After that disastrous first presidential debate in September, Donald Trump and Joe Biden managed to pull it together for round two. A lot of the words out of President Trump’s mouth last night were still incomprehensible or untrue, but he generally managed to wait his turn to say them and do so in his soft voice. Biden also kept his cool, as Trump repeatedly accused the Democratic presidential nominee and his son Hunter of being involved in shady foreign business dealings.
Trump wound snippets of this theory—which originates with Rudy Giuliani and was published by the New York Post—throughout what was otherwise a fairly subdued and substantive second debate.
If you closely follow election news and online media/tech controversies, much of what Trump said on stage last night may have been familiar, or at least not inscrutable. But less extremely plugged-in voters can’t have known what to make of Trump’s scattered insinuations and accusations about the Biden family. Trump careened wildly between random pieces of his Biden conspiracy theory, wielding references to laptops, nicknames, and Anthony Bobulinski like weapons without ever explaining fundamentally what he was talking about.
(If you’re curious about Bobulinski, who was Trump’s guest at the debate last night, check out this Wall Street Journal article, which found “no role for Joe Biden” in a Chinese oil venture that Bobulinski was trying to set up with Hunter Biden and several other partners in 2017.)
Trump—accustomed to slagging Biden in front of his online fan club, at adoring campaign rallies, and to Fox News sycophants—treated the general audience for last night’s debate as if they, too, obviously kept up with the same preoccupations as right-wing Twitter. It was a symptom of a malady Jane Coaston diagnosed in detail yesterday: “Trump’s presidential campaign is too online“:
To be Extremely Online is not simply to be literally connected to the internet (as you likely are at this very moment), but to be deeply enmeshed in a world of internet culture, reshaped by internet culture, and, most importantly, to believe that the world of internet culture matters deeply offline.
Being Extremely Online is both a reformation of the delivery of ideas—shared through words and videos and memes and GIFs and copypasta—and the ideas themselves, a world in which Twitter effectiveness counts as political effectiveness despite Twitter’s comparatively small audience.
The importance of those ideas is then judged not by their real-world impact but on their corresponding popularity or infamy in the world of Online. A trending topic on Twitter becomes a critical locus of entirely online discussion, a Facebook post becomes an infamous online reference for months to come, an entire infrastructure can arise to foment the celebrity of a person you would have never heard of had you not baked in the furnace of being Extremely Online.
It’s also clearly a reaction to Democrats focusing for years on alleged Trump ties to Russia and Ukraine, as well as what seems like an attempt to make this Biden Crime Family business play the role that Hillary Clinton’s private email server did in 2016.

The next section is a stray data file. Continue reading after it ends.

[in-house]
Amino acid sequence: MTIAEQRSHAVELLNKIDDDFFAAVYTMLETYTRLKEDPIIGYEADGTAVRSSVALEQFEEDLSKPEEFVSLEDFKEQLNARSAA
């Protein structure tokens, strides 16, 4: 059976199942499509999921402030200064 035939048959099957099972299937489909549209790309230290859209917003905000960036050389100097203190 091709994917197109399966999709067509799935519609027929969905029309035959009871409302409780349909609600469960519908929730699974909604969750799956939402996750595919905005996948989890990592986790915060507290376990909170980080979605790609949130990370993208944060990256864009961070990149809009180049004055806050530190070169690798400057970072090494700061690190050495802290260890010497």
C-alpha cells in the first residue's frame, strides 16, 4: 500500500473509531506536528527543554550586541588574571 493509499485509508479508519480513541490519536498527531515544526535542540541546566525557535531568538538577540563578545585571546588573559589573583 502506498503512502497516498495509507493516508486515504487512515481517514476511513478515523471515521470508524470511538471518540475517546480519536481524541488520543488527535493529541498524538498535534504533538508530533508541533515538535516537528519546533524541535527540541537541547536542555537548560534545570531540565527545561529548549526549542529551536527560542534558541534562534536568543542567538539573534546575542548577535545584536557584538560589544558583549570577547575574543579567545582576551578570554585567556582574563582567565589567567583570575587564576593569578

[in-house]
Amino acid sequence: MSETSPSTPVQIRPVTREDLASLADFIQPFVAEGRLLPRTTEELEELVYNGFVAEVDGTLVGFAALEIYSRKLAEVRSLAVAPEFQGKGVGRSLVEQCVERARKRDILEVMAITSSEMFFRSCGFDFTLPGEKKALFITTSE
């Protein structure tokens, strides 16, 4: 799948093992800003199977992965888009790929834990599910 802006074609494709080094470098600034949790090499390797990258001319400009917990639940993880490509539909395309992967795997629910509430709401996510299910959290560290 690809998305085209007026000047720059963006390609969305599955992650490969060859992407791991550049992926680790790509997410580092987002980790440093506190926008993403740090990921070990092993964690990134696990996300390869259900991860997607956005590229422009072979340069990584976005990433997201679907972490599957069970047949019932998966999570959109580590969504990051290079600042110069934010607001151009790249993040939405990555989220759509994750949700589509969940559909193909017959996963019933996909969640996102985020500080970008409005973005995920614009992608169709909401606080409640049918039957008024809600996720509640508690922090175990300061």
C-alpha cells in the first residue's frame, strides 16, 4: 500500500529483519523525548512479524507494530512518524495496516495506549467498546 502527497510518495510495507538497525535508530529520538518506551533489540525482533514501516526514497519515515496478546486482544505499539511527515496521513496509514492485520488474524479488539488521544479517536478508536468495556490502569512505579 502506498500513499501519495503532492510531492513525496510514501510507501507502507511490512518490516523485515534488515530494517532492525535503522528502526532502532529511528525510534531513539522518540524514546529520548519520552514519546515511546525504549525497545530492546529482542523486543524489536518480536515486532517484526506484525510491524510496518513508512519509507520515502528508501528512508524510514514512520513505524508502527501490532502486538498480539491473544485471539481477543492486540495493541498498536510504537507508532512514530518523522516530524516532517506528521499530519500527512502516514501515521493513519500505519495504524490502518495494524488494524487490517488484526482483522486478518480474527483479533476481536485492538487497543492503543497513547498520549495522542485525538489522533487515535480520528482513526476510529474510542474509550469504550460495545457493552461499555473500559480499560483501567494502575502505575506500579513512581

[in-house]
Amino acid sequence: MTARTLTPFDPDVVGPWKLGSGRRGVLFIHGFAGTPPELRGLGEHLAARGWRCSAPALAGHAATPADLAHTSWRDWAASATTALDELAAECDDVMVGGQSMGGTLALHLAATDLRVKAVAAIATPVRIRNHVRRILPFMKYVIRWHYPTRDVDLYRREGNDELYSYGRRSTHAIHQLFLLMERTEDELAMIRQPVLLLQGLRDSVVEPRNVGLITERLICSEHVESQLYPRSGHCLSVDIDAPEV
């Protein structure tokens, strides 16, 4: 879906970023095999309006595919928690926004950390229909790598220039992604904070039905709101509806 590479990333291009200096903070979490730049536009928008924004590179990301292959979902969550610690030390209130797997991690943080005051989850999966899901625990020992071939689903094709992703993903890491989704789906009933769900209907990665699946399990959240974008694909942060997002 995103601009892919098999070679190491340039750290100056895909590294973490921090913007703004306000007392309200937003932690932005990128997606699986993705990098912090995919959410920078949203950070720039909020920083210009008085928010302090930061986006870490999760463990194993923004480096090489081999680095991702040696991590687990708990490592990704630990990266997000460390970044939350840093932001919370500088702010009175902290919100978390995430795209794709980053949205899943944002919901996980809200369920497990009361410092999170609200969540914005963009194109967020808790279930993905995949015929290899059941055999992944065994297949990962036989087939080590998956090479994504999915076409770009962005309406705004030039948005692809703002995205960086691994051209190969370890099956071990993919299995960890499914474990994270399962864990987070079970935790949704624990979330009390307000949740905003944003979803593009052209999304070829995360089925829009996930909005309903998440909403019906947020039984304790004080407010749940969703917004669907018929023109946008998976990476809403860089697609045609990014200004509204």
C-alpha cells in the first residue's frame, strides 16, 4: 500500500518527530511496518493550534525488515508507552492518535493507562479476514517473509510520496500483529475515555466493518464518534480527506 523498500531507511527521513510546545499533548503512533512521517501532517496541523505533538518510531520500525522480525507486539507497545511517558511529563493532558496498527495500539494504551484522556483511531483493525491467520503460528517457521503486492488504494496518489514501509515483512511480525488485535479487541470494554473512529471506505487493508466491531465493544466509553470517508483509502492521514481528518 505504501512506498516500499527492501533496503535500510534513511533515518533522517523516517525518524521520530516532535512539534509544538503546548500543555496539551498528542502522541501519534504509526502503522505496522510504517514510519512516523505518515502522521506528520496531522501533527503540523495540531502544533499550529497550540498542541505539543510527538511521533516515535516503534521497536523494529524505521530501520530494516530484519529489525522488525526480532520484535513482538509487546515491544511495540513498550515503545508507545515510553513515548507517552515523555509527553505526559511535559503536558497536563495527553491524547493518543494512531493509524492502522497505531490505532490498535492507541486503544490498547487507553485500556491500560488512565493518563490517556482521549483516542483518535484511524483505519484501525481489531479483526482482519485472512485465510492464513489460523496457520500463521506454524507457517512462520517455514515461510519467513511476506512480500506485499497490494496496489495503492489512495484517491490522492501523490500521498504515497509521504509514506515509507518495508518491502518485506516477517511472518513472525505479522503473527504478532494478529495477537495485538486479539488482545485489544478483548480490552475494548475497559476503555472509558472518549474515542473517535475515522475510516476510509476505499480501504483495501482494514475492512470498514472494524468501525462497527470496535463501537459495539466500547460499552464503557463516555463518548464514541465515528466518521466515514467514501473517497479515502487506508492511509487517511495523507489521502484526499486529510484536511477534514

Trump’s insinuations last night may have been convoluted and without merit, but they were able to draw Biden into back-and-forth accusations about who was the real foreign stooge—exchanges that gave Trump another chance to claim that Democrats are still obsessed with Russia.
The question is: Does anyone outside the ranks of either party’s most rabid bases really care? “Foreign meddling” news fatigue set in long ago.
It’s hard to believe either candidate benefited from these exchanges. Americans say they hate mudslinging, especially when it’s removed from everyday issues. If you don’t know anything more than what you’re seeing on stage last night, you probably thought this was, at best, politics as usual—at worse, a sign that the whole system is corrupt and neither candidate is worth backing.
The most contentious moments of last night’s debate came over immigration, with Trump knocking Biden for horrible policies that the Obama/Biden administration started—and that Trump continued and expanded.
Who built the cages is Trump’s rejoinder? If he had torn them down it would be one thing. But he filled them!
— shikha sood dalmia (@shikhadalmia) October 23, 2020
Trump’s question “Who built the cages?” ignores that his administration deliberately undertook a policy that predictably expanded the practice a lot—and some admin figures said that expansion was part of the point.
— Ramesh Ponnuru (@RameshPonnuru) October 23, 2020
Asked about the 545 migrant children who were separated from their parents on Trump’s orders and whose parents now can’t be found, Trump said they were being well taken care of.
Just in case anyone is following me who’s writing a fact check on this, most of the 545 kids whose parents still haven’t been contacted have been released to sponsors (generally relatives) in the US. So Trump’s “well taken care of” is total BS, but not for the reason you assume.
— Dara Lind (@DLind) October 23, 2020
More Reason coverage of the second presidential debate:
• The Republican antitrust lawsuit is a progressive dream.
• New research finds “that sanctuary policies reduce deportations by one-third, but that those policies do not reduce deportations of people with violent criminal convictions. It also finds that sanctuary has no measurable effect on crime.”
• Yet another anti-Section 230 bill (see also):
#Section230 emerging reg track: Stop Suppressing Speech Act of 2020:
bill text: https://t.co/EDN2qwoCzN
230 red line: https://t.co/zMmc2bYtxq
230 bill tracker: https://t.co/twoOfZMBcs
— Jess Miers (@jess_miers) October 22, 2020
• Peter Suderman explains that Rudy Giuliani scene in Borat.
• The White House is once again spreading fake news about human trafficking:
— Carol Fenton (@cfpdx) October 22, 2020